Something I missed was a shot from the front showing the miniature horse that was pulling them,and he must have been a little powerhouse to pull five youngsters. The other thing I really like about this image are the colors the people are wearing,and admittedly I am no expert on Amish ways and I have always wondered how or why they pick certain colors. they are usually very lovely hues and I have seen families dressed in the same color palette on more than one occasion.
I headed out to do some photography with a good friend on sunday morning,and We headed out at 430am in the hopes of a great sunrise,but that was a total flop. As we made our way home, we came across these colorfully dressed members of the local Amish community heading to church. I took this photo from the car using a 400 mm telephoto.
This is another infrared image featuring the chapel at the oak hill cemetery in Washington,D.C.. It was very peaceful in the place, but the trip to get there was a real anxiety laced ordeal for me. I have a real problem with being in traffic jams that just sit there, and this trip included just that.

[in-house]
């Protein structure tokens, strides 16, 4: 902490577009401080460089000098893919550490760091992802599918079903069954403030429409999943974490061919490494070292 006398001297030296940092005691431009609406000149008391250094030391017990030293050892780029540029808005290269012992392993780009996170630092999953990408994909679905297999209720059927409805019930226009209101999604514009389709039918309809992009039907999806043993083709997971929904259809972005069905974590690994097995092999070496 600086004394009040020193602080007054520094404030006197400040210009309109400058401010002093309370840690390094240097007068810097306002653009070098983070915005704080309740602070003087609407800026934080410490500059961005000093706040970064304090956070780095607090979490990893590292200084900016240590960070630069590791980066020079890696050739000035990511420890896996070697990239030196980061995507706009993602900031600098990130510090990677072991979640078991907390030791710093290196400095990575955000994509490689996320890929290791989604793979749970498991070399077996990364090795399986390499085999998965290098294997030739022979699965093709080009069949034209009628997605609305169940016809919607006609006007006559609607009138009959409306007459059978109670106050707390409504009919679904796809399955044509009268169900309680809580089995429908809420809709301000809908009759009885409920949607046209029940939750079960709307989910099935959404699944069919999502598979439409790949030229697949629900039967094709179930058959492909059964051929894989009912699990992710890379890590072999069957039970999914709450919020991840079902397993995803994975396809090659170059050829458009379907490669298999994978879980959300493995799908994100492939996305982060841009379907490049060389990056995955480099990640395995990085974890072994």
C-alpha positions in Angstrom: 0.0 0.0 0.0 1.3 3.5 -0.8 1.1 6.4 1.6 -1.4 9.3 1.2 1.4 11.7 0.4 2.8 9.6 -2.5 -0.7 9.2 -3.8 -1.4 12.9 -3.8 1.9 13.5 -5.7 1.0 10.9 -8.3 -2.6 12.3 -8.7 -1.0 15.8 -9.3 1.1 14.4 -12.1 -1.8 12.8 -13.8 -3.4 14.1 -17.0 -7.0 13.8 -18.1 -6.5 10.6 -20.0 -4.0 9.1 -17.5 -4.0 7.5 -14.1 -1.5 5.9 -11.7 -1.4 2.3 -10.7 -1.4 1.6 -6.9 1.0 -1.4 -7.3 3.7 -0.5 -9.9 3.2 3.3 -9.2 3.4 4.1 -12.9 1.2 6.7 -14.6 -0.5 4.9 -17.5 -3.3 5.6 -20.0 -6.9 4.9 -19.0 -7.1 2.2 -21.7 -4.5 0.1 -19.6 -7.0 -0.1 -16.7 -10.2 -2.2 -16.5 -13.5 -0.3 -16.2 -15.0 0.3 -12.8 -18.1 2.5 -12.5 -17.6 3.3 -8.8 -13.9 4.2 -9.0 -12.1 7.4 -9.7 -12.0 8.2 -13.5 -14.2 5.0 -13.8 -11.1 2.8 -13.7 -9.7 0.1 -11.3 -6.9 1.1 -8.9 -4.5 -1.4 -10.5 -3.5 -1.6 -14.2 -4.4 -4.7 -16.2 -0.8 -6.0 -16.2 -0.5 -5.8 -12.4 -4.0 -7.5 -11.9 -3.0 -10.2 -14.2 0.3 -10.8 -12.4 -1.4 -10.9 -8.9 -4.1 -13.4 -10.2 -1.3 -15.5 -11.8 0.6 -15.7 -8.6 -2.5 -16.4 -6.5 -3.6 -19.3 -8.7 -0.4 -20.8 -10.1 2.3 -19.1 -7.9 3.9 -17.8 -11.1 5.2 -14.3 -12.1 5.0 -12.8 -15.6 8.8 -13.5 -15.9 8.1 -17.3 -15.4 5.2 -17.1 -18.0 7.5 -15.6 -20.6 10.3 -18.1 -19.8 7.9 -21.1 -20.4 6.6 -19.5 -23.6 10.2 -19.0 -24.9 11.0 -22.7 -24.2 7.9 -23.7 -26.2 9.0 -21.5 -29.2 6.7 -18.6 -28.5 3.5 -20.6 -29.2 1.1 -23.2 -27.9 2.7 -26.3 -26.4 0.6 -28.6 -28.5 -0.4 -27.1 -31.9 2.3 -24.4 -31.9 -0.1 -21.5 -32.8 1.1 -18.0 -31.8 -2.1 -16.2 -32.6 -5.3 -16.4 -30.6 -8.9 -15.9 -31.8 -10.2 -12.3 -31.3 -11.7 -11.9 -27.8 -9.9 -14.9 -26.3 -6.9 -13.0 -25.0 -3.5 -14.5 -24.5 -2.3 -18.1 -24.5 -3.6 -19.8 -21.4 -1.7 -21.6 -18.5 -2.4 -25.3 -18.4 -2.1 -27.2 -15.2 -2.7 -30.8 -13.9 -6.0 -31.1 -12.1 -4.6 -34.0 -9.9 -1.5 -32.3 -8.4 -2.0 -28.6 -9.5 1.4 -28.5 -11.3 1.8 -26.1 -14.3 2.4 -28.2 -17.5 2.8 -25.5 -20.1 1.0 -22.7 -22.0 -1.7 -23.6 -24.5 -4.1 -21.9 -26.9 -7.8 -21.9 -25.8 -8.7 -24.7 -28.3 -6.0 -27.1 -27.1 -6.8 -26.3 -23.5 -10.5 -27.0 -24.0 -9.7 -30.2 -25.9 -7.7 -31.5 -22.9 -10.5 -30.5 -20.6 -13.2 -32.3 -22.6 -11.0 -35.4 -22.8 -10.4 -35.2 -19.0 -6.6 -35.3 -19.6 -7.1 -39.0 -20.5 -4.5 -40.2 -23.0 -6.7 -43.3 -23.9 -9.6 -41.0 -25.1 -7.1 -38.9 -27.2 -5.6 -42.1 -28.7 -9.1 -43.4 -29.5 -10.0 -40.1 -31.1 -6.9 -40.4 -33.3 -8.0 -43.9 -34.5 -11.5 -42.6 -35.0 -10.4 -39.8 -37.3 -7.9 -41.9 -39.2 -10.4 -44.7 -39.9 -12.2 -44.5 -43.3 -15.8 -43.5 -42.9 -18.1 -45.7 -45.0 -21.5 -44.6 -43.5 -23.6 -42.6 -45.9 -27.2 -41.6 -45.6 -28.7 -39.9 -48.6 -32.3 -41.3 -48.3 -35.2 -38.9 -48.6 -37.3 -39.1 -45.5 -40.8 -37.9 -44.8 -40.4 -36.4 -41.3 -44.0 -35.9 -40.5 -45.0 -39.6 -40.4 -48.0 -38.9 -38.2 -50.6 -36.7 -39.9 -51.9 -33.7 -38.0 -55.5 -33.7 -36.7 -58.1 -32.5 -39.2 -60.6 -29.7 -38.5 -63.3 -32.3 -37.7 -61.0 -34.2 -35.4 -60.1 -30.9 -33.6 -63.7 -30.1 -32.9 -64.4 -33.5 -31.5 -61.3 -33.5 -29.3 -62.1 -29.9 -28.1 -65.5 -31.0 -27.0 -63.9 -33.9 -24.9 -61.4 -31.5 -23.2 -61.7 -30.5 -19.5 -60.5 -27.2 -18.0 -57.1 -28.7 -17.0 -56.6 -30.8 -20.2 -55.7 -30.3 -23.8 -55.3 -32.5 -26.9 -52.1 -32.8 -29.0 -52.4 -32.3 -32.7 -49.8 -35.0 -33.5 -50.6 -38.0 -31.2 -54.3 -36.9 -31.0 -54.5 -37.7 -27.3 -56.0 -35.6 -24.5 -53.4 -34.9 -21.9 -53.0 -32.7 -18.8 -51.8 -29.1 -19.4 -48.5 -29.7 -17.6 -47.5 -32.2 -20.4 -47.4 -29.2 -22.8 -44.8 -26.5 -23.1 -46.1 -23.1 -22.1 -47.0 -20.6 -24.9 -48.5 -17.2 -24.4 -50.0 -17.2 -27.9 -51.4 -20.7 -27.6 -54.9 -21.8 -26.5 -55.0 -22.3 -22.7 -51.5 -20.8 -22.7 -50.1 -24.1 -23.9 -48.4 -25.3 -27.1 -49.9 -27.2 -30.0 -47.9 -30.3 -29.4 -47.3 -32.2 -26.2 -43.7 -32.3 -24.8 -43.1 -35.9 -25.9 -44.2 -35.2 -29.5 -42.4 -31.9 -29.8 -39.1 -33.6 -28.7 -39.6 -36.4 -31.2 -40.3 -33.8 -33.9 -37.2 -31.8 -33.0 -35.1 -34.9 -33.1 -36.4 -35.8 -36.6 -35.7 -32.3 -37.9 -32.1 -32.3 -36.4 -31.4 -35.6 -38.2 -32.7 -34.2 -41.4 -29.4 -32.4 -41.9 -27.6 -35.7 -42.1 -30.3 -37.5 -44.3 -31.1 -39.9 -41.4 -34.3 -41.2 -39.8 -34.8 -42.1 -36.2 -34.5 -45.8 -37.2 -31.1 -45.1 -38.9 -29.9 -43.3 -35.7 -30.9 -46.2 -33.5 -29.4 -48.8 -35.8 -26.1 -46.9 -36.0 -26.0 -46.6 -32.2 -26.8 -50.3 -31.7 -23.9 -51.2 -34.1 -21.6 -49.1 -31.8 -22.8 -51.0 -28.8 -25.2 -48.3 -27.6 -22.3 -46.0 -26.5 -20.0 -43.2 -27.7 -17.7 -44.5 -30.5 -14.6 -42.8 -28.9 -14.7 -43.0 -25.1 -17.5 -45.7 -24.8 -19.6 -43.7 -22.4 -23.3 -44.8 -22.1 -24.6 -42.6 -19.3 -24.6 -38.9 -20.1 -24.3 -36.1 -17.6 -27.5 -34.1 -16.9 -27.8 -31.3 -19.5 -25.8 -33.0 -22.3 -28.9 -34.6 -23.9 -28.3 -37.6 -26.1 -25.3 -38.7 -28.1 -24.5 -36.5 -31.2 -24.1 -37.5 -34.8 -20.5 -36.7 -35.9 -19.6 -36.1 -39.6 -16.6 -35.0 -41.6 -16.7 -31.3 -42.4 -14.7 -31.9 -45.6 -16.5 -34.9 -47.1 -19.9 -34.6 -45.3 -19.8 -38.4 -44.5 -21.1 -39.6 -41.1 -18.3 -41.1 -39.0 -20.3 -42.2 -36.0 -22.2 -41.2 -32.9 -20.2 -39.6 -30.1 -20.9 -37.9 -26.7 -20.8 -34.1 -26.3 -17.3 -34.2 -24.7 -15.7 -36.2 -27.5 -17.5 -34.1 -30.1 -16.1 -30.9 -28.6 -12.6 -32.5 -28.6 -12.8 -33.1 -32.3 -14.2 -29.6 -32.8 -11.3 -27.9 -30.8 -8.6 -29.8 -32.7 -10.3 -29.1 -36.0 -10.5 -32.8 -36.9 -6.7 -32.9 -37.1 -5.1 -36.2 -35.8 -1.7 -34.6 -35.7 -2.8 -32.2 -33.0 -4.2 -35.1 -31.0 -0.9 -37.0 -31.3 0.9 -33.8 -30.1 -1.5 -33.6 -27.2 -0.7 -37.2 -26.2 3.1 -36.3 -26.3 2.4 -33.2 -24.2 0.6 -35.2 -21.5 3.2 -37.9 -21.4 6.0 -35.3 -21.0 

I shot this infrared image this past weekend at a local chapel and cemetery.The flag was caught on the stone,and I assume it had blown there. Wish I could have seen the mans name, but when it comes to cemeteries, I never touch anything out of respect for those interred there. The marker on which the flag is attached says war of 1776,and the date he died read 1778 on the stone.
Another flowering tree caught my eye as I looked for spring scenes across the region. The old church and the storm clouds rounded out the composition to yield a peaceful spring image at a local cemetery. Fall is still my favorite time of the year, but spring is right up there as well. This is another example of an image where I climbed on my truck roof to shoot, and that allowed a little better framing with the tree. The roof has a luggage rack which keeps the tripod legs from sliding. I get strange looks doing this, but I like the extra height it affords. I often joke about mounting a telescoping pole to my vehicle and controlling aerial views from a laptop inside. Maybe if I ever hit the lottery, I can try that.